Published online by Cambridge University Press: 21 August 2009
Although the Gram-negative bacterium Escherichia coli is normally considered to be a harmless commensal of the gastrointestinal flora, there are some exceptions to this rule. In the past few decades it has become increasingly evident that there are serotypes of E. coli that may cause disease in susceptible hosts. Disease states range from the invasive infections of the urinary tract caused by uropathogenic E. coli (UPEC) to the more typical diarrheal disease caused by several groups of E. coli serotypes, including enteropathogenic E. coli (EPEC) and enterohemorrhagic E. coli (EHEC). There is an increasing realization that bacteria–host interactions with pathogenic E. coli are far more complex and intricate than originally imagined. Studying the ways that bacteria such as EHEC and EPEC are able to subvert host cell functions to their own ends can be thought of as a “window” through which we are able to view the inner workings of the eukaryotic cell. In this chapter we examine some of the mechanisms by which EHEC and EPEC are able to coerce their host; we also examine the sequelae of these interactions.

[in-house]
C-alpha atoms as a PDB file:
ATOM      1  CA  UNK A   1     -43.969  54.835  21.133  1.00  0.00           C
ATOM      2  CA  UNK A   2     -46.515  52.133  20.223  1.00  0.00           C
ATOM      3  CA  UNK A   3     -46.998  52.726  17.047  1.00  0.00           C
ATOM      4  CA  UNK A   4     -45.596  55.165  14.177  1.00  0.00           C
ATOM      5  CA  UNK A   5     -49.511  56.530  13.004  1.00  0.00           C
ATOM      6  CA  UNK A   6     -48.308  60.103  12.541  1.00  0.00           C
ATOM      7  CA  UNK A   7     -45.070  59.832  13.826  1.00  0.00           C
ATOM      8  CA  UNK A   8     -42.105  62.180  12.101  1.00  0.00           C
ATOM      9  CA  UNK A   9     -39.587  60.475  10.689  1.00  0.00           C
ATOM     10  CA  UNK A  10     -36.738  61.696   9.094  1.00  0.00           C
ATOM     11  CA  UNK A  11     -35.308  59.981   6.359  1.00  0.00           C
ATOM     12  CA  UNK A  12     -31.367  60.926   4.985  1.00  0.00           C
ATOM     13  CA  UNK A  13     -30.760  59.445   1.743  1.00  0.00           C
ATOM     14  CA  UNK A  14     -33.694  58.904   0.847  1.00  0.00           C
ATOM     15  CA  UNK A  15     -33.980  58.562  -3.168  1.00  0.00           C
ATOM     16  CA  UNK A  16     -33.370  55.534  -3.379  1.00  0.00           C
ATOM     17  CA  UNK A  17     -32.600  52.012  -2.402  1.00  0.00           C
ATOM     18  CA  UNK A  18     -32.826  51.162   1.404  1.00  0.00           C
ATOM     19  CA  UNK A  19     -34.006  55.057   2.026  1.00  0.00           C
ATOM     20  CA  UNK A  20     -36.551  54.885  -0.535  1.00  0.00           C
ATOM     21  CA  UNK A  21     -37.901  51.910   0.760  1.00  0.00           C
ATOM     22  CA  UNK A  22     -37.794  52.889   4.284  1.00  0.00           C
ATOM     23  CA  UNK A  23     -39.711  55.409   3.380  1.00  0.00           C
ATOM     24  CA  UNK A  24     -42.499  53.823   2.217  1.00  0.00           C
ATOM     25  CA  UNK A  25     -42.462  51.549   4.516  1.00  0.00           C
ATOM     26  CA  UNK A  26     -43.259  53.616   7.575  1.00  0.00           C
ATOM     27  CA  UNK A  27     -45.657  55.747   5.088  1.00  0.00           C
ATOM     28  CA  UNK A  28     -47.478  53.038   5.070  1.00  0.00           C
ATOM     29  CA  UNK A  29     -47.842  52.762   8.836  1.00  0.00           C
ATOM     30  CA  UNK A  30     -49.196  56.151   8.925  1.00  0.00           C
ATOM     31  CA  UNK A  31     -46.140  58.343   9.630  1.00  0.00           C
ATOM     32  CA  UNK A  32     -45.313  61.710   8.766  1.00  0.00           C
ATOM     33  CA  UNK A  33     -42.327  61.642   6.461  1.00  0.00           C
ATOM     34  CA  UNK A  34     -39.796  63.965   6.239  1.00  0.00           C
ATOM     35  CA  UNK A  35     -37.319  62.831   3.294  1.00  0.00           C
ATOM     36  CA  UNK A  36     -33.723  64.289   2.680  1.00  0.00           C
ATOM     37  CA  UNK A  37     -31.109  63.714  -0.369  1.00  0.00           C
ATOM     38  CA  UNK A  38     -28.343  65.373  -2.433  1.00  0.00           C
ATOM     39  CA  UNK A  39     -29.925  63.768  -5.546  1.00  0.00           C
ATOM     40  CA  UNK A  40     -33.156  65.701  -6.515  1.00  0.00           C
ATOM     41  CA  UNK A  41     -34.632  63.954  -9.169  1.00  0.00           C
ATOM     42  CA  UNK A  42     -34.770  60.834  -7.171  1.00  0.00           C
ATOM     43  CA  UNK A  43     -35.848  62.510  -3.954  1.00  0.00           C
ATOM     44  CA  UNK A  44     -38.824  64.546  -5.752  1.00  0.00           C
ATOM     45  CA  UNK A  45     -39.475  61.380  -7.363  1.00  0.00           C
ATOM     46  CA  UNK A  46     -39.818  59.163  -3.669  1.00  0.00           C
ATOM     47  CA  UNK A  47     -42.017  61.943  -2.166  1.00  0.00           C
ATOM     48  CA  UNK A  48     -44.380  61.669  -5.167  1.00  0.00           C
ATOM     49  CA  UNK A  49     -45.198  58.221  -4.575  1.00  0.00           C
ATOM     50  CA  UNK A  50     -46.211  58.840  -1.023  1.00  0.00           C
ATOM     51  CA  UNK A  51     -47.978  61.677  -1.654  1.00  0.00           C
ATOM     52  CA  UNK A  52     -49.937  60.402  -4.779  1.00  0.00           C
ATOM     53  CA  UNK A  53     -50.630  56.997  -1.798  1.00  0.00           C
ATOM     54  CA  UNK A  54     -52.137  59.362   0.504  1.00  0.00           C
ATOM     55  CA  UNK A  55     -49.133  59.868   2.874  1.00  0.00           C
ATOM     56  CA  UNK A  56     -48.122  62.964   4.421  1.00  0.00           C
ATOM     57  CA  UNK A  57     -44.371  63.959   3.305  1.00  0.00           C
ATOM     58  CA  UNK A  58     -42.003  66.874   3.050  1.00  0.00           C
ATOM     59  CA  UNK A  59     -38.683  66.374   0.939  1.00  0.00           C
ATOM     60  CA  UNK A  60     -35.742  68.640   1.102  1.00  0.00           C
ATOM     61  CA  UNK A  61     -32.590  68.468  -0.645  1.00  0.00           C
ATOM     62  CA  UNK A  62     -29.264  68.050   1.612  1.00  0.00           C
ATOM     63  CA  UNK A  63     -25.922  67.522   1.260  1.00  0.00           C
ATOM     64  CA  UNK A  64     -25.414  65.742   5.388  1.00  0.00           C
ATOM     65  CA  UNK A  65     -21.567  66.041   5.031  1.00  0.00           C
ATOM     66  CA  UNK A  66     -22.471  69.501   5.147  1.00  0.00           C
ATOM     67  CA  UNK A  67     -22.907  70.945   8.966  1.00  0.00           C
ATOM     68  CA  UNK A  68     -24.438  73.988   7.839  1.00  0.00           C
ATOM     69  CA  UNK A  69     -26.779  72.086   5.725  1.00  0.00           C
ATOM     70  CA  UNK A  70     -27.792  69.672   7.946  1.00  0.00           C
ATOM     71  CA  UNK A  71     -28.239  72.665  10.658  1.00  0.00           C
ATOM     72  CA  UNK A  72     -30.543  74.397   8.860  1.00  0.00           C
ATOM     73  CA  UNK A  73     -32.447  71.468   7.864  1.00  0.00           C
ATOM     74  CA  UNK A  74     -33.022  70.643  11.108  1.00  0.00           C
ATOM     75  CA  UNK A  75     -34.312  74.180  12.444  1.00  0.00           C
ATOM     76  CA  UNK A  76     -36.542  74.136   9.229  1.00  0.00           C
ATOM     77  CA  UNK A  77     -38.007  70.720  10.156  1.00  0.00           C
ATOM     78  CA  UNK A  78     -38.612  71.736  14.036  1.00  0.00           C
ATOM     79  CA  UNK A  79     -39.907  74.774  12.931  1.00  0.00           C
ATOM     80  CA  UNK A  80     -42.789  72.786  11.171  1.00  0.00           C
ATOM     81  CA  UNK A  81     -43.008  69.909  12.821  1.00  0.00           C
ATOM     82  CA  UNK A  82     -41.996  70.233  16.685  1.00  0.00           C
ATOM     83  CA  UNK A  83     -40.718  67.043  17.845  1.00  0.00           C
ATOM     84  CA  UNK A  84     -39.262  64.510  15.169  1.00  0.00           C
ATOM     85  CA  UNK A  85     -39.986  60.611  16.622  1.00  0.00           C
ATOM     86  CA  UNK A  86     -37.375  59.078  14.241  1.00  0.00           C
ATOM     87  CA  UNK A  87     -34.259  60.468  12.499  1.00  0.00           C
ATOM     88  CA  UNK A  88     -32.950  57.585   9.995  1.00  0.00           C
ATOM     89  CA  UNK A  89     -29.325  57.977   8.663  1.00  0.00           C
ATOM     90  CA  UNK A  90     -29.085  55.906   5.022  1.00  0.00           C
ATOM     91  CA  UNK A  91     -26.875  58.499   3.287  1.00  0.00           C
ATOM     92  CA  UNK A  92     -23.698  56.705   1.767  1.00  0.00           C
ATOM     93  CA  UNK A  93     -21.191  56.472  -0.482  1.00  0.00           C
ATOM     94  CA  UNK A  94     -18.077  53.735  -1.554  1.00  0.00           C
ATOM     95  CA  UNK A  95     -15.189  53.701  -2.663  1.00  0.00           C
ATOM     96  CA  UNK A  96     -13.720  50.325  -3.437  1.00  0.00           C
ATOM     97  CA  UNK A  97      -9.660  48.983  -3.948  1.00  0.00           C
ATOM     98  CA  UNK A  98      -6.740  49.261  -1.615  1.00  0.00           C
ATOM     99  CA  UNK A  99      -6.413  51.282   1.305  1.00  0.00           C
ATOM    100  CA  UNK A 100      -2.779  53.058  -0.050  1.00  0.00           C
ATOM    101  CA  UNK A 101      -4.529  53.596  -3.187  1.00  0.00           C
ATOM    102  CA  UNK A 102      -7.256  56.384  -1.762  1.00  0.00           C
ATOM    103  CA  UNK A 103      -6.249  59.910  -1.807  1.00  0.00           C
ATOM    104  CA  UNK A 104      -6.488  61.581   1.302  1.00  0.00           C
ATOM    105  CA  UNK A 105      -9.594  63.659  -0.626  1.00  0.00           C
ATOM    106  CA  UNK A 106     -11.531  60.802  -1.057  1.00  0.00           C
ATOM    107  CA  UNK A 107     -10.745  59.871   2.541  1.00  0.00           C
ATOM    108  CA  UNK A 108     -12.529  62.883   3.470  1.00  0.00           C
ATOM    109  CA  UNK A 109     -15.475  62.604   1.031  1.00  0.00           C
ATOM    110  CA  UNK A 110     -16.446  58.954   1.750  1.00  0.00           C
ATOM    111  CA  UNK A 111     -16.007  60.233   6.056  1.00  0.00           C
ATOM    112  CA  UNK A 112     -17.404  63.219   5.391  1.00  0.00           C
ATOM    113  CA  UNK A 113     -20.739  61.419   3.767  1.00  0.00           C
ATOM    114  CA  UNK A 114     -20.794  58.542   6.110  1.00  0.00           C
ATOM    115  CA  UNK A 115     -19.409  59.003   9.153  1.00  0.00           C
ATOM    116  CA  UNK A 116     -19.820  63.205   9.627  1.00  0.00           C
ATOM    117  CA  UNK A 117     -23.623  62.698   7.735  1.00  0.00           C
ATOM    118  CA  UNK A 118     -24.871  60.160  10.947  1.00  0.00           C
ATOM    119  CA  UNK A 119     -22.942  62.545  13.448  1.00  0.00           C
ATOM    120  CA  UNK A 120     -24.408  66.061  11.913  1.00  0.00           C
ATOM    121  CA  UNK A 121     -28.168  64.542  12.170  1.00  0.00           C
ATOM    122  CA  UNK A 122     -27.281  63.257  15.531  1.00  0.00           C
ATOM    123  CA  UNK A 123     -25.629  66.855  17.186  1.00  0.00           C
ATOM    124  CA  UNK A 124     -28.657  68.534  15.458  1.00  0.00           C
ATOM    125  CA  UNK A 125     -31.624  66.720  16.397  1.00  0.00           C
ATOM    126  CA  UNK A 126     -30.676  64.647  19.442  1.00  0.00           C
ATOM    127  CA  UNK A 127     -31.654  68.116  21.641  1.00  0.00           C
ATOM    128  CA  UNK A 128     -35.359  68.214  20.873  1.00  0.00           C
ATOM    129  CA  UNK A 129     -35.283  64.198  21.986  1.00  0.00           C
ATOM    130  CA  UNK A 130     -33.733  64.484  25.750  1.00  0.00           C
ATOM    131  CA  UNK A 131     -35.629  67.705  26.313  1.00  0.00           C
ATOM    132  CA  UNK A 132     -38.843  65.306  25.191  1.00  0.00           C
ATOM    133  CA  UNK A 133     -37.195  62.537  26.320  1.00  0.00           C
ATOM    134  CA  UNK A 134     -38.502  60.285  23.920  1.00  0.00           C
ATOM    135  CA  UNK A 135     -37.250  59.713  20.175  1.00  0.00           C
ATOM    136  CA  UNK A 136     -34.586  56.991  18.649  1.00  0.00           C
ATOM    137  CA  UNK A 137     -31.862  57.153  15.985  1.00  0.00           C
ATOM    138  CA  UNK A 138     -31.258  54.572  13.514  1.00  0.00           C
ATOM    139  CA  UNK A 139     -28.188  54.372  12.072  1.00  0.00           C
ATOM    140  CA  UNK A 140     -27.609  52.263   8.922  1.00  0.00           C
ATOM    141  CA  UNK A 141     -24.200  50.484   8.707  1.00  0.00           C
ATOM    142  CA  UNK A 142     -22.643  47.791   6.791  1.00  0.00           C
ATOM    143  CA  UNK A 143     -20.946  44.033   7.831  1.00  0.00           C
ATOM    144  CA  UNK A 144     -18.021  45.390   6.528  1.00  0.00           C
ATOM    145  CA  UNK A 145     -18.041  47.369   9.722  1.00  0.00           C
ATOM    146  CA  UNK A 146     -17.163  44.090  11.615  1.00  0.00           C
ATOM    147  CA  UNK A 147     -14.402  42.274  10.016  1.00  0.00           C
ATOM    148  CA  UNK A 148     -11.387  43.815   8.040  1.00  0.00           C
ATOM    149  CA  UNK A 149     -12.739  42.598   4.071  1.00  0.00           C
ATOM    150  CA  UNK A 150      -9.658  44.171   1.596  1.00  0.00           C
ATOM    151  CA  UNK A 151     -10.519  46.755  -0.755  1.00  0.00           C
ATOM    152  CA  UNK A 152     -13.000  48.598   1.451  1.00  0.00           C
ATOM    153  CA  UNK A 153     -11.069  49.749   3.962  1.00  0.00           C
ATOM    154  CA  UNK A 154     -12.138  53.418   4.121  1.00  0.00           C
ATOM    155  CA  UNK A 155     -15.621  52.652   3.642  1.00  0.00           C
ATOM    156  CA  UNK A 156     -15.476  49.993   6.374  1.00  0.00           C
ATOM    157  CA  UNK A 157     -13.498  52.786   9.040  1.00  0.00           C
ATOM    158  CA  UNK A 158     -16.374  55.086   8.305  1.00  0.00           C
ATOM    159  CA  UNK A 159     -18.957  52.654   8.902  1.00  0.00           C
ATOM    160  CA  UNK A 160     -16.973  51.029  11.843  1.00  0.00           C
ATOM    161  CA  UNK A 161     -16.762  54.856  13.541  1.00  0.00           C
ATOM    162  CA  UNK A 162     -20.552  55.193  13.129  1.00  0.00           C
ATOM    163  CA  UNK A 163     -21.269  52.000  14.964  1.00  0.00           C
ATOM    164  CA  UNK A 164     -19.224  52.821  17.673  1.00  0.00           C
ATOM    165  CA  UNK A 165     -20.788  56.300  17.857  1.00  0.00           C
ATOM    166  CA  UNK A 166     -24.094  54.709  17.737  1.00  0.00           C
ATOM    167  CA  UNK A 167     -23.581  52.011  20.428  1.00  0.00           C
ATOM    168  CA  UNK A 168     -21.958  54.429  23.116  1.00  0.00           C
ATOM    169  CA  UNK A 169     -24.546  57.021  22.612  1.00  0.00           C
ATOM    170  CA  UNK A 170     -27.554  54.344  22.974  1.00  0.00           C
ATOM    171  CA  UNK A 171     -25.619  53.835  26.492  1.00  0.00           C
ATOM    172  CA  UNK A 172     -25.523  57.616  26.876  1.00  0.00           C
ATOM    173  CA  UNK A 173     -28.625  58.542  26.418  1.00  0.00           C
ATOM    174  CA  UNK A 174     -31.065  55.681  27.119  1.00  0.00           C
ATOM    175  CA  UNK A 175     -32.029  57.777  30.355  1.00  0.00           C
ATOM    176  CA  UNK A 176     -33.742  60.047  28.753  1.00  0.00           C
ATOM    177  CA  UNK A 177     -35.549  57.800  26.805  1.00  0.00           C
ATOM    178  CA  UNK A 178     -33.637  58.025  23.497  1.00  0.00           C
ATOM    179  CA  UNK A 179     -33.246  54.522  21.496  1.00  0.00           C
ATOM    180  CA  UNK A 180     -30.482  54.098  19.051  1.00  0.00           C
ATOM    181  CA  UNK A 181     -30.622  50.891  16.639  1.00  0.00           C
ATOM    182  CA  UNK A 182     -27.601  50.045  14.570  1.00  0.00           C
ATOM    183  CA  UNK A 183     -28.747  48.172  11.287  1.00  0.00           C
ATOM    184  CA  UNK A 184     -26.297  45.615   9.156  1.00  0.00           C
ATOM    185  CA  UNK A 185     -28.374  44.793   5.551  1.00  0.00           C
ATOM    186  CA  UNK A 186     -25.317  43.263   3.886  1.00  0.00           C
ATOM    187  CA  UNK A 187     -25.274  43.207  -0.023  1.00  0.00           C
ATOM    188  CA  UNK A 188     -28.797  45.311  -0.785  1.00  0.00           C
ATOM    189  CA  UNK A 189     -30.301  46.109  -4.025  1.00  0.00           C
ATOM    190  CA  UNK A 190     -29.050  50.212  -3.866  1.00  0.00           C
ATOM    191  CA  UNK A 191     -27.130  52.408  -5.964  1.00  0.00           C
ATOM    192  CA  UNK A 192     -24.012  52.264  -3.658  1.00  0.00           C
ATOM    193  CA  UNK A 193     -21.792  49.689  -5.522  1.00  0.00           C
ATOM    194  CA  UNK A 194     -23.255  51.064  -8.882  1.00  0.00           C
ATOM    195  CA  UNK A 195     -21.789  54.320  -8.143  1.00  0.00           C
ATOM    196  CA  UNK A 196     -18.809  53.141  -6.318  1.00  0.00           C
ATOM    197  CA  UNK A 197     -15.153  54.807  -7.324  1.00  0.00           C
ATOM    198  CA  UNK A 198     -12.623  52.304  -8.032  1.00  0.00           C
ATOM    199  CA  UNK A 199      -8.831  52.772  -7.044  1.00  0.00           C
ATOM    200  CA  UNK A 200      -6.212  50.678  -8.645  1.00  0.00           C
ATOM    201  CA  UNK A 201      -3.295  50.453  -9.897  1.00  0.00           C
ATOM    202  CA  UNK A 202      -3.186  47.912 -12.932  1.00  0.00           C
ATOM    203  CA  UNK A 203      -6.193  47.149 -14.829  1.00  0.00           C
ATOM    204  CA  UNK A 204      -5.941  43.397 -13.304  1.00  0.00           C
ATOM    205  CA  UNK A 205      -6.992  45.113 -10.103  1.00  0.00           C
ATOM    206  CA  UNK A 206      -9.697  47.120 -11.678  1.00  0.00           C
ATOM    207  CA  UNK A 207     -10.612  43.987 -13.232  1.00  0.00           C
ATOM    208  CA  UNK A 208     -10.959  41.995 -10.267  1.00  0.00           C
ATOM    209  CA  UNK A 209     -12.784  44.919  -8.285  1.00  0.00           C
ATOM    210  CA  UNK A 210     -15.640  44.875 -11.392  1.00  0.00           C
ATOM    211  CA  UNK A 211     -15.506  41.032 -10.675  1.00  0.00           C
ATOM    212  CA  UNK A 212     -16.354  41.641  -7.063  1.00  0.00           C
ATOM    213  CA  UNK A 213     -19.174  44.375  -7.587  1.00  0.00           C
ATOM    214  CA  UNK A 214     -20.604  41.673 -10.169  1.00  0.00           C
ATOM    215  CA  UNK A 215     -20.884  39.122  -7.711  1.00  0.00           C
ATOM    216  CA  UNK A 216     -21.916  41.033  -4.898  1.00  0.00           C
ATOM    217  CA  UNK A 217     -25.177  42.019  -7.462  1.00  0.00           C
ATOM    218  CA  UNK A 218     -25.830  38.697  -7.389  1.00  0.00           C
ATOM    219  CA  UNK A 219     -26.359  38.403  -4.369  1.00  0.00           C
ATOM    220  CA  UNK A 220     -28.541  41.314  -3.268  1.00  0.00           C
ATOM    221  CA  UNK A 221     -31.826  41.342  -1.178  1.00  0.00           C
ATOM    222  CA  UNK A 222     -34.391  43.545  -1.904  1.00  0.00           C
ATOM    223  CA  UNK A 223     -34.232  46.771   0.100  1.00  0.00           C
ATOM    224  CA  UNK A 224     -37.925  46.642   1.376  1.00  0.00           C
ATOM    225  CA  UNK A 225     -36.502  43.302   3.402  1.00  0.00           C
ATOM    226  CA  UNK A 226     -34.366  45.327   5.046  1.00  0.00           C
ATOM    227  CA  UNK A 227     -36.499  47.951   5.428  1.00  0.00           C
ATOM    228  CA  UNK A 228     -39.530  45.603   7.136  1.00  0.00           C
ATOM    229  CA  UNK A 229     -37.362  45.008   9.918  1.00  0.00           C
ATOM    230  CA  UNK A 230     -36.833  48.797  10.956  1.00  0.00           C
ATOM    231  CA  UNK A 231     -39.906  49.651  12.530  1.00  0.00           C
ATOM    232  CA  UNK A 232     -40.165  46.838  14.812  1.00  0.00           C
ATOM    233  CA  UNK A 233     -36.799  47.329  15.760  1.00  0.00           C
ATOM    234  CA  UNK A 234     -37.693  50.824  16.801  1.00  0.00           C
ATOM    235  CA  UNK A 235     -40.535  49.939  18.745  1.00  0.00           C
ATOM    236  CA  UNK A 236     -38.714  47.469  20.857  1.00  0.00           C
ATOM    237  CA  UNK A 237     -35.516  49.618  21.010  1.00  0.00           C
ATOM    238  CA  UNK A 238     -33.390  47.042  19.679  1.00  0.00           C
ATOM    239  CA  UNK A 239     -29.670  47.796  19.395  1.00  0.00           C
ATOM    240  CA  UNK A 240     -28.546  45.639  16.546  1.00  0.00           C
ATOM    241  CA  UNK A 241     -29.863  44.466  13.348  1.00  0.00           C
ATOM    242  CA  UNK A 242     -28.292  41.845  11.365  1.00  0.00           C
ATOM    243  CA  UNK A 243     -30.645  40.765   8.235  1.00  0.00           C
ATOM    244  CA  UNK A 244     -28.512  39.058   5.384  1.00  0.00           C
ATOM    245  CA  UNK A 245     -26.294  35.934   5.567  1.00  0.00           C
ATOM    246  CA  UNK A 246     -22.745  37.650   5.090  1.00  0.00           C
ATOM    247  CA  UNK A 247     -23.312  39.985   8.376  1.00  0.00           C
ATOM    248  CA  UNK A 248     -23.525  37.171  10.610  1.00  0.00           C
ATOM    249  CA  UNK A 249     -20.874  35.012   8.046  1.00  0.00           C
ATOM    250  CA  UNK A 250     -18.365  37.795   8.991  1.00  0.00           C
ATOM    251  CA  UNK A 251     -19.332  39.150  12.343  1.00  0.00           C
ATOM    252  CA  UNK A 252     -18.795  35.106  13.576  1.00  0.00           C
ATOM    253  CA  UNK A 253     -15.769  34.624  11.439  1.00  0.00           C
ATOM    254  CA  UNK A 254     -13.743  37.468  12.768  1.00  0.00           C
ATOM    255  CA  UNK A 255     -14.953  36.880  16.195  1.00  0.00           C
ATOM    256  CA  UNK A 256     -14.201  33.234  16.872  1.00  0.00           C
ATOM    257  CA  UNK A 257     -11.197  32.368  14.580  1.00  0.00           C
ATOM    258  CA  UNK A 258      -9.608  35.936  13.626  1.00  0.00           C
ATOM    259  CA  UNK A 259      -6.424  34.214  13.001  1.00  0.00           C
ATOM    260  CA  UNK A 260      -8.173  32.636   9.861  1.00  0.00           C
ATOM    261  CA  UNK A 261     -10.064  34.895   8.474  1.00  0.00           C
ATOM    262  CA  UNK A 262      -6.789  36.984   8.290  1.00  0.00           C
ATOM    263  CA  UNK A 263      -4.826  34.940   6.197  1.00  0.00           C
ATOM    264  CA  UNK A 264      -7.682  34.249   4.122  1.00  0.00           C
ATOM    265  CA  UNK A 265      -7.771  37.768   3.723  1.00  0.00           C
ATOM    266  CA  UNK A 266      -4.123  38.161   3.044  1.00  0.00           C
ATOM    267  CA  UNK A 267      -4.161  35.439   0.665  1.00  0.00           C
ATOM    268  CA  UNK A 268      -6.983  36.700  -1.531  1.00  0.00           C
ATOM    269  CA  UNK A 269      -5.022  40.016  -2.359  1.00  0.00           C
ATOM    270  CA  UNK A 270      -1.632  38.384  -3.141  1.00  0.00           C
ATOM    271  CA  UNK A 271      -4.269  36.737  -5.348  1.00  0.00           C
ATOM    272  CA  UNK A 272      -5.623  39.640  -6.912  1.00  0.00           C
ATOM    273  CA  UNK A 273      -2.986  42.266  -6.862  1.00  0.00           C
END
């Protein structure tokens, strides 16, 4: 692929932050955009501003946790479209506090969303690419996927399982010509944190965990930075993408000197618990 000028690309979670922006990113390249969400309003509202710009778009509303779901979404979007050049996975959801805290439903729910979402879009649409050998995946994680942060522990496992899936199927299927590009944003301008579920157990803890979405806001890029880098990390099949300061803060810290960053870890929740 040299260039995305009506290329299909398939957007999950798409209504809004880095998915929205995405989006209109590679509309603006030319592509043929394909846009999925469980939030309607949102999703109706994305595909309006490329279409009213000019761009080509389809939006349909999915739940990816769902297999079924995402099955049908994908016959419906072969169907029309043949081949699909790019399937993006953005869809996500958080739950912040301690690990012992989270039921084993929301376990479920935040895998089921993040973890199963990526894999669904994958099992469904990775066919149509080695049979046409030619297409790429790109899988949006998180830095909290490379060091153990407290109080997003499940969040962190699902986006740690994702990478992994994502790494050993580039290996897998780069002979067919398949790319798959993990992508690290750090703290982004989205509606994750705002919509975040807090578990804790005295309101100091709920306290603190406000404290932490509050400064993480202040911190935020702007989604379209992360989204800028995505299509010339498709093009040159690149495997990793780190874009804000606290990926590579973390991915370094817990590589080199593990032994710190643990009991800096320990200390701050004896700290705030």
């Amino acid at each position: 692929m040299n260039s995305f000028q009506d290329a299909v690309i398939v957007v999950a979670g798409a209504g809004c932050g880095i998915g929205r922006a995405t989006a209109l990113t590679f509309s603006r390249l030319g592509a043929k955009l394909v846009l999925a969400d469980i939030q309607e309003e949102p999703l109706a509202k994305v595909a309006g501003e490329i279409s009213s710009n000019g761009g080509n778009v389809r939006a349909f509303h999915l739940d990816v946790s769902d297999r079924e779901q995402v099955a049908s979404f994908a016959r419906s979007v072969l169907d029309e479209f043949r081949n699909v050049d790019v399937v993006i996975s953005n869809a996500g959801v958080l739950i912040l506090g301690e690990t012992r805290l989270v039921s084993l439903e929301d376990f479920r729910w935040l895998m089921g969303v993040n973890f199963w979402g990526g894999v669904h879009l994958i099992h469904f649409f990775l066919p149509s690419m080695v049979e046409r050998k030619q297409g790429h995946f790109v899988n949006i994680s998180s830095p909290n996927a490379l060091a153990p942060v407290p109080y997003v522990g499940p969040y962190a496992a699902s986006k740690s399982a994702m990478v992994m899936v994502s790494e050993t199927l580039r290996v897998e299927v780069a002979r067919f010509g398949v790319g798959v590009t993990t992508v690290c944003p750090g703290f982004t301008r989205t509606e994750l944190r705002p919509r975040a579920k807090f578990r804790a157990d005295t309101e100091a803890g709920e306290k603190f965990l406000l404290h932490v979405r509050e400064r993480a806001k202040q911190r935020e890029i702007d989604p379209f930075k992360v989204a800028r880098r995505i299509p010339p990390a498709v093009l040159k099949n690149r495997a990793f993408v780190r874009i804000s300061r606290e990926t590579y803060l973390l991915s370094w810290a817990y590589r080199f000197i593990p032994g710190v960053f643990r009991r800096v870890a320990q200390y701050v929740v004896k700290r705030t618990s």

EPEC usually refers to E. coli serotypes O55:[H6], O86:H34, O111:[H2], O114:H2, O119:[H6], O127:H6, O142:H6, and O142:H34, where square brackets indicate the occurrence of nonmotile strains (Nataro and Kaper, 1998). Infection with EPEC typically causes a chronic watery diarrhea, accompanied by a low-grade fever and nausea.